One of the newer concepts that can be applied to the labour market is the so-called Diamond-Mortensen-Pissarides model. The authors analysed markets in general on which there are so called transaction costs and the need to find supply and demand match (most models do not consider transaction costs at all). They also belong among the pioneers of the search theory.

As Zajíček (2010) notes, the impulse for application of the theory to the labour market was the thought of P. Diamond that the inclusion of at least part of the transaction costs into the economic model (cost of searching for market opportunities because information is not for everyone and not for free) explains a number of phenomena on the market without departing from the assumptions of competitive markets – the idea was developed in the 70s of the 20th century. It brought two major findings:

  1. the very existence of the searching costs of market opportunities is not enough to replace one equilibrium price by many different prices;
  2. even the minimal searching costs deflect the final equilibrium price far from the price assumed by the neoclassical model (ranging on levels that correspond to the pricing monopoly entity).

Mortensen and Pissarides applied this concept on the labour market. The supply side consists of potential employees standing before the choice whether to accept or reject the offered position (and continue searching). Similarly, on the demand side – to accept or reject the offer of labour force (and look for better, more profitable…). Any decision indicates the existence of transaction costs, i.e.: if the worker accepts the job, then they are costs expended on a possibly better work position in future. If the worker refuses, the cost is the lost income form the rejected job. The decision is, of course, influenced by the specific labour market situation in time and place – the number of vacancies in other locations, the structure of vacancies, salary or unemployment benefits, etc. can play a role here.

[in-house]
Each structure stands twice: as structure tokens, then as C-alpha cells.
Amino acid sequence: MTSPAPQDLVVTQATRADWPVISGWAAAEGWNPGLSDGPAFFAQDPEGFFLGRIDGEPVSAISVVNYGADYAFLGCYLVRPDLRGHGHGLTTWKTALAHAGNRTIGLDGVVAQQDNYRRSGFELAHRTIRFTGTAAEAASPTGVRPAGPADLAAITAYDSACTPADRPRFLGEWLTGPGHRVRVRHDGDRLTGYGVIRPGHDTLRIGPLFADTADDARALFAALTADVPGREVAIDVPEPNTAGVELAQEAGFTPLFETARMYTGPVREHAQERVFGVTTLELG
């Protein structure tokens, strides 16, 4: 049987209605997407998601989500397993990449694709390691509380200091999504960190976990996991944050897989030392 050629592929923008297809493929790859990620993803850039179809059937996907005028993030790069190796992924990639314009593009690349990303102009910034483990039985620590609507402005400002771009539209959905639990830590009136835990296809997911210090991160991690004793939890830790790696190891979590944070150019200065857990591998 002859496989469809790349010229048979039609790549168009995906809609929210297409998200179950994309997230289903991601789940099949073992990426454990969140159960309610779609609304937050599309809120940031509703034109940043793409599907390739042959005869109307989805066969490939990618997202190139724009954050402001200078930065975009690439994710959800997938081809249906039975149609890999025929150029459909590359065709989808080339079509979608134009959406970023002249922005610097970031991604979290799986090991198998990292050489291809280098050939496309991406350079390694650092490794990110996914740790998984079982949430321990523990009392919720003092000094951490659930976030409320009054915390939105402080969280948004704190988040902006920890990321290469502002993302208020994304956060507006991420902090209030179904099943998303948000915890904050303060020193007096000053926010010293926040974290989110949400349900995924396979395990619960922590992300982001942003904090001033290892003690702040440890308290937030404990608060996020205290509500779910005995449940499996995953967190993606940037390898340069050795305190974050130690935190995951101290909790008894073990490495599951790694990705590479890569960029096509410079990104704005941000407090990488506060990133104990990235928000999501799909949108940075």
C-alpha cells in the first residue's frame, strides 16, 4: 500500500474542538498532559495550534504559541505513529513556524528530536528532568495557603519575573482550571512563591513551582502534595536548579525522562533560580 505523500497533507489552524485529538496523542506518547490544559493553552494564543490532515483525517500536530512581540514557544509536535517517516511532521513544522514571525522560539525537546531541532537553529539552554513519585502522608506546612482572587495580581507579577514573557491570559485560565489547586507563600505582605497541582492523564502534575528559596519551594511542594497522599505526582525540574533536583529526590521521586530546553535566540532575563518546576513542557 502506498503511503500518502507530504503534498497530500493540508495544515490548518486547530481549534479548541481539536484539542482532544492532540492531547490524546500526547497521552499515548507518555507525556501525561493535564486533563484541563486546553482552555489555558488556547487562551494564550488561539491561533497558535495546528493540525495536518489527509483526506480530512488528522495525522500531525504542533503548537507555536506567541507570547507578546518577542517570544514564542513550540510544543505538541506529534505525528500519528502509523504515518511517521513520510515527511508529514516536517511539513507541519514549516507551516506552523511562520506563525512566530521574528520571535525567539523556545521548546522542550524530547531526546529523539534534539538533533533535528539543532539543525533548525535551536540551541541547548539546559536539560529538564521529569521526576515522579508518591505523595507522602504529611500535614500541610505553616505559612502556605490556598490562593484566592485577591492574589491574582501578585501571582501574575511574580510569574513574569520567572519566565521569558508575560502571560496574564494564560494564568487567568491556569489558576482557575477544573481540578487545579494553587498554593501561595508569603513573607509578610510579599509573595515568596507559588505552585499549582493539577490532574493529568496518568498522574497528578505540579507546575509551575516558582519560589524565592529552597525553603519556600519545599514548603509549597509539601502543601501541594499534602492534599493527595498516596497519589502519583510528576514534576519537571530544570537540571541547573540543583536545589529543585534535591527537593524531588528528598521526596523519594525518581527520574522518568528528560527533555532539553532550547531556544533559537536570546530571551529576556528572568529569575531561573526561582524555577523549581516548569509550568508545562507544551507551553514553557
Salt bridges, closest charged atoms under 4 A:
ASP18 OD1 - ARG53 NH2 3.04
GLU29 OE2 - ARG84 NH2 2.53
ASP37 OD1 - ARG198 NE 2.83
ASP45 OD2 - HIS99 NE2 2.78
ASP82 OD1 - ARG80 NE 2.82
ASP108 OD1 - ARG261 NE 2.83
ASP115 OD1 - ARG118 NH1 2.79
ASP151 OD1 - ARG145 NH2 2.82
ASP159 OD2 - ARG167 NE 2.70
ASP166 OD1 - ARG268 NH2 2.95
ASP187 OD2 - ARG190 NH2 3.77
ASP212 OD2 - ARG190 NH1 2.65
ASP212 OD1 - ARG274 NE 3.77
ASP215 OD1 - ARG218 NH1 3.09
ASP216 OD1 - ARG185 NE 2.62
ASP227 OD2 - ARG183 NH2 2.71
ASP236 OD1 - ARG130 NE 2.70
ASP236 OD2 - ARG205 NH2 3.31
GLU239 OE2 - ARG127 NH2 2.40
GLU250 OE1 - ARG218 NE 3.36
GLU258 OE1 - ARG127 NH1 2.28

One of the conclusions of the model is the finding that the higher unemployment benefits, the higher the number of the unemployed and the length of their unemployment. It can be put into the context of the Beveridge curve which shows the relationship of the unemployment rate and the number of vacancies; it is empirically shown that periods of high unemployment are accompanied by a low number of vacancies and vice versa – this is the result of varying economic cycle and its impact on decisions made by people on the labour market. If costs of unemployment do not grow, the curve is extending. Therefore, it is recommended not to use the unemployment benefits but rather use a policy known as ‘matching’ – mutual consensus which can be represented by e.g. efficient collection of information on job vacancies and jobseekers.

Another conclusion of the discussed model is as follows: searching costs are accompanied by several equilibriums which are variously advantageous for various participants. When factors on the labour market are moving, there may arise situations which deny the Beveridge curve – e.g. proved periods of concurrent increase of unemployment and growth of the number of job vacancies. According to the DMP model, this is caused by changes in human behaviour in response to changing conditions when deciding on a competitive market (change in recruitment, etc.).